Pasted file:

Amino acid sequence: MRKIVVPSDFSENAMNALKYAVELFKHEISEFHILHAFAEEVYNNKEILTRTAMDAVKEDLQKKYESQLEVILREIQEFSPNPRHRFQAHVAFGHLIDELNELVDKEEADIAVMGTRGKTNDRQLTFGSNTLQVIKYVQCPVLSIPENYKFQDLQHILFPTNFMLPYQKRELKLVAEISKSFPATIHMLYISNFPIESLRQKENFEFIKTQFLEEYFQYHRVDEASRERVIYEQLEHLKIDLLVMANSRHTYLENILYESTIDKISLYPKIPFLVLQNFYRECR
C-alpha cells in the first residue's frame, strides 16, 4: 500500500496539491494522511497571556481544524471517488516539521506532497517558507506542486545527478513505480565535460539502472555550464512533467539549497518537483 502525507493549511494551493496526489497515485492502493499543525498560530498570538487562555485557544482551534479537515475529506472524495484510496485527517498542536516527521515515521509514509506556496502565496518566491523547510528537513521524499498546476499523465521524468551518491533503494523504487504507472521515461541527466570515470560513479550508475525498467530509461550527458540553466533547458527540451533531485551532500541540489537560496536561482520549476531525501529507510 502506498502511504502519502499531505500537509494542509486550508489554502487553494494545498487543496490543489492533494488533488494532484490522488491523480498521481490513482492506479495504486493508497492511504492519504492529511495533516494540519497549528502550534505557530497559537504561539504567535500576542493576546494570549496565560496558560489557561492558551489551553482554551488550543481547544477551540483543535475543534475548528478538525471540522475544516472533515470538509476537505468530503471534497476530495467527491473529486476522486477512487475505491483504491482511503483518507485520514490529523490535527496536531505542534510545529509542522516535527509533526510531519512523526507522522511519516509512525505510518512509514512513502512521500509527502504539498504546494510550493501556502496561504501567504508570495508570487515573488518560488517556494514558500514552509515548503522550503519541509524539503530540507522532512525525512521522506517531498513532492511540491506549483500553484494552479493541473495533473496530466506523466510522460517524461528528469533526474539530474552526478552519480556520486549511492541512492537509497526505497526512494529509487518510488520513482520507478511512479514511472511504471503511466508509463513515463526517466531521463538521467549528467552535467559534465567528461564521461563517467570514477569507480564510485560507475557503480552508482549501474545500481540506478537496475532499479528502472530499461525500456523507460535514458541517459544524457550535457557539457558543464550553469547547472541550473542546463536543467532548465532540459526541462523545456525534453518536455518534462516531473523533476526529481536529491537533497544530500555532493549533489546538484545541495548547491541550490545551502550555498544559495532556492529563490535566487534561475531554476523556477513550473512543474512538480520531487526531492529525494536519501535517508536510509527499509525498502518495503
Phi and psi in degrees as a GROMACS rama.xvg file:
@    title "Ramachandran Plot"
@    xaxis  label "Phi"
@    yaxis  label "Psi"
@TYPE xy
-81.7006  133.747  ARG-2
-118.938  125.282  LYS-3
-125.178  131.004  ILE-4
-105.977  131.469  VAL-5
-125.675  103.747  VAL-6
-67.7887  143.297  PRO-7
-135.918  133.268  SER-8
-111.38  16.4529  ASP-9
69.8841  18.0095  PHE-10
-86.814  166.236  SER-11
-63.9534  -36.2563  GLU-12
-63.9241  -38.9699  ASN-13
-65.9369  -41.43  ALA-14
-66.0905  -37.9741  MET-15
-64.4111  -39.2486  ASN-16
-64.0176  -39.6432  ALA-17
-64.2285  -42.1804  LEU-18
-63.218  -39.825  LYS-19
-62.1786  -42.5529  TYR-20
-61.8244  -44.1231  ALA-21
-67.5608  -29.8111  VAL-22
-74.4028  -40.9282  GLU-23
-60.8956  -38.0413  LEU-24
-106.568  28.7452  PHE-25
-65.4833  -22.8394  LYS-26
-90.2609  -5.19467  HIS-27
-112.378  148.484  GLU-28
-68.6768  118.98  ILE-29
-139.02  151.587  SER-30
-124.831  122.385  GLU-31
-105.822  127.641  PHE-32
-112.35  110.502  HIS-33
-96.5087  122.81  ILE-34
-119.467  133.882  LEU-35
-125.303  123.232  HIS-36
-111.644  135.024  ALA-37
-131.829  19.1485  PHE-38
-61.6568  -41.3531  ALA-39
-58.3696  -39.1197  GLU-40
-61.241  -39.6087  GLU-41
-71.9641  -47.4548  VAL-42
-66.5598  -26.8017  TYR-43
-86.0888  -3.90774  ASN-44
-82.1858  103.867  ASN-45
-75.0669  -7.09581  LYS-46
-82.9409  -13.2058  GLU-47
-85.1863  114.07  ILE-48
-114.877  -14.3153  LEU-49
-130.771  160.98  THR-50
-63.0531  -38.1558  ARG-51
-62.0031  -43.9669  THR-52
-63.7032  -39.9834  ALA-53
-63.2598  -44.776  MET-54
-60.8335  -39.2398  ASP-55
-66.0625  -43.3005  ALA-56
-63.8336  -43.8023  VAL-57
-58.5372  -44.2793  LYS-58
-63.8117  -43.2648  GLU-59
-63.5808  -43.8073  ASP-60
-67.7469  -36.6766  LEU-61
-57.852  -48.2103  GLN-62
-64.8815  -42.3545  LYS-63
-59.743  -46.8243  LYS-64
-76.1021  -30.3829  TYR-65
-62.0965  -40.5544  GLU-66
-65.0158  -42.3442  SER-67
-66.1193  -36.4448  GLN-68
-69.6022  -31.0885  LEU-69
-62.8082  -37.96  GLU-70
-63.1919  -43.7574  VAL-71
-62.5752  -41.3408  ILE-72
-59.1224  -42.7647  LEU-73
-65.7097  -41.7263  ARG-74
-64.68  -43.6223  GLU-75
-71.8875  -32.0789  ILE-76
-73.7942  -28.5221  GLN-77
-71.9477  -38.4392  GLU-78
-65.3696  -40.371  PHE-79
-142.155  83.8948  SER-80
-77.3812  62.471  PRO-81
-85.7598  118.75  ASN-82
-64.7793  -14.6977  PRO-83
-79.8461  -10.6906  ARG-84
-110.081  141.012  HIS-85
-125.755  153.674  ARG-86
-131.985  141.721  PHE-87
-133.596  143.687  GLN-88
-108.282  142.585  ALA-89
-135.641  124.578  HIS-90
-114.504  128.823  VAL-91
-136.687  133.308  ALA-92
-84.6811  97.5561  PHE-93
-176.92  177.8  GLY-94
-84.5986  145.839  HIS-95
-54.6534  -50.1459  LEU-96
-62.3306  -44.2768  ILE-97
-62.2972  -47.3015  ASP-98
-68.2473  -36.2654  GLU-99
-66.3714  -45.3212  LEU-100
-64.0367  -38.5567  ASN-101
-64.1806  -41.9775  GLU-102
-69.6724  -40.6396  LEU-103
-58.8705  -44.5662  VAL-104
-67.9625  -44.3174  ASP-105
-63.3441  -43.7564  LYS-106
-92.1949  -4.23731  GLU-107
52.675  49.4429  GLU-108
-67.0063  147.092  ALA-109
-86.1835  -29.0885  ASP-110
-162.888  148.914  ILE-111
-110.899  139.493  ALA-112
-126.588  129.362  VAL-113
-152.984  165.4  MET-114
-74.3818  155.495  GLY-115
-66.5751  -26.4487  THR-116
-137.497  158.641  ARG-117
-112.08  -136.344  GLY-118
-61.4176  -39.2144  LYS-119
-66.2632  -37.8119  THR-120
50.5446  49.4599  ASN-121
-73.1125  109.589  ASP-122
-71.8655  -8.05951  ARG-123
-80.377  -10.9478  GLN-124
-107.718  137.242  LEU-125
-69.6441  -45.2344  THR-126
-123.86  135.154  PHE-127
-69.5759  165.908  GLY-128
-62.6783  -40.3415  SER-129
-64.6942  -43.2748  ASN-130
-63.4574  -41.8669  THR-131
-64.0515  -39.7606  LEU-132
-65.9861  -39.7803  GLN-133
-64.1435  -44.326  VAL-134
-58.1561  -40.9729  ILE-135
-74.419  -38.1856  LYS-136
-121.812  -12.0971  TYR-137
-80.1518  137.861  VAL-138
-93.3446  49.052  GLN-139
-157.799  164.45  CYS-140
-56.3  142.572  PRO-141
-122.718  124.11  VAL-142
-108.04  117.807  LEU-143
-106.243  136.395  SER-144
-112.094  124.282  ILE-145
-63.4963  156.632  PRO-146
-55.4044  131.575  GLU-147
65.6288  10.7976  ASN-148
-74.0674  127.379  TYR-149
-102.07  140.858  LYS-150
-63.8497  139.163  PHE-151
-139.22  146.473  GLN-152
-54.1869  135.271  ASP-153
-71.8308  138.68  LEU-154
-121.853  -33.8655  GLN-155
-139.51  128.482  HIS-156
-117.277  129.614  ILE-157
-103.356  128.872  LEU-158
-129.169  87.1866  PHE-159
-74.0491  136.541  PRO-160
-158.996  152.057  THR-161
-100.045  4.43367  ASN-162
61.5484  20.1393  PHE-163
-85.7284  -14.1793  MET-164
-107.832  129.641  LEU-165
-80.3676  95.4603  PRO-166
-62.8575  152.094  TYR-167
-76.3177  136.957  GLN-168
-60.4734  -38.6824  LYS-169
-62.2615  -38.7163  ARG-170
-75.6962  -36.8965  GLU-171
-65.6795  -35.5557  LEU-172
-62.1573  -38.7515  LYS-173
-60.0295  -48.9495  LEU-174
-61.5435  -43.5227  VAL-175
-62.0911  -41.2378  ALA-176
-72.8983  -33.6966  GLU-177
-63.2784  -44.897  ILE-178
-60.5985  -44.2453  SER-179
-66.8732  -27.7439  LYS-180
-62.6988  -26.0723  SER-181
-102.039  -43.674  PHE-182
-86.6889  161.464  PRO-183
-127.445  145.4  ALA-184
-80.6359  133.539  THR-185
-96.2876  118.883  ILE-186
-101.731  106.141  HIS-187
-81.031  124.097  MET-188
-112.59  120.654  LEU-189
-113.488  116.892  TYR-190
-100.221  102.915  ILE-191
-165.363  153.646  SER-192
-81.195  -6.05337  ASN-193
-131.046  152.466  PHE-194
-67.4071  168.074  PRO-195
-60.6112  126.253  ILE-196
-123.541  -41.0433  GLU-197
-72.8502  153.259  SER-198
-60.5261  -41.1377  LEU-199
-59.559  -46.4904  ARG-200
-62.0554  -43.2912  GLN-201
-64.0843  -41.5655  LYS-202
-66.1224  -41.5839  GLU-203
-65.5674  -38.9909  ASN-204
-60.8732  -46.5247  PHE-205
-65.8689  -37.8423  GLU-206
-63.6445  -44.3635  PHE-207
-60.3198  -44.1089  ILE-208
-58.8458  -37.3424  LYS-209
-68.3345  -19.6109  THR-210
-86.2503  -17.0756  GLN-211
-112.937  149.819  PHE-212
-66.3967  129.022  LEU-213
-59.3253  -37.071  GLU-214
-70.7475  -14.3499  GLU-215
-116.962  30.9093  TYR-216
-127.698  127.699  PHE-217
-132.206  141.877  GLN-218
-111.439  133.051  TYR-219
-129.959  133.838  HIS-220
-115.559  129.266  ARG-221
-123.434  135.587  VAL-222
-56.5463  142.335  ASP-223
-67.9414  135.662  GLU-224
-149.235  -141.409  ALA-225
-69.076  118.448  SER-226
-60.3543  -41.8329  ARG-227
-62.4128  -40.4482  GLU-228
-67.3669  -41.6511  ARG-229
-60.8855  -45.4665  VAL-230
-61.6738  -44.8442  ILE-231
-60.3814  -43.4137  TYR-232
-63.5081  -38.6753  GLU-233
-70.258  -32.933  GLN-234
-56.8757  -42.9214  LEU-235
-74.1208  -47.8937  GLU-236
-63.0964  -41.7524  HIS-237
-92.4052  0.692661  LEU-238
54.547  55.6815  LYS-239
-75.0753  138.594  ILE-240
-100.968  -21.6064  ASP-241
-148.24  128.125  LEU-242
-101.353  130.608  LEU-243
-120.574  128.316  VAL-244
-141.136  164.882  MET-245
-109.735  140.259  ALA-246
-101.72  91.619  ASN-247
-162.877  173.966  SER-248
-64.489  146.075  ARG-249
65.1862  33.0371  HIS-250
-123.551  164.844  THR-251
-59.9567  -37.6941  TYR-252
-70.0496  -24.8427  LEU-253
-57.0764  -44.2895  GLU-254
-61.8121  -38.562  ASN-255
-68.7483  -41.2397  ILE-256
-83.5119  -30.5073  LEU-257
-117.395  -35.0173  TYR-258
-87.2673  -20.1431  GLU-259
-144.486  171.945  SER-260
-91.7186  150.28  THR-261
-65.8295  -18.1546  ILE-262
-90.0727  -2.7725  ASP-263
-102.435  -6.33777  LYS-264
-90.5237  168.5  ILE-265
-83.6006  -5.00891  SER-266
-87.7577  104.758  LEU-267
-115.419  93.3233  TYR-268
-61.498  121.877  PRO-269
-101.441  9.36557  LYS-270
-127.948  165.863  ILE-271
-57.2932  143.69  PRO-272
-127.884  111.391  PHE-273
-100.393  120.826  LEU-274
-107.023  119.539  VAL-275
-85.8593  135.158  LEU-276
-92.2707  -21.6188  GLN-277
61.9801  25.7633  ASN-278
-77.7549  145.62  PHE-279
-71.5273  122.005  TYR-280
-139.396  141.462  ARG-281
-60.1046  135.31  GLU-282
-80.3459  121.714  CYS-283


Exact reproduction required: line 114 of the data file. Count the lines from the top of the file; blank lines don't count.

52.675  49.4429  GLU-108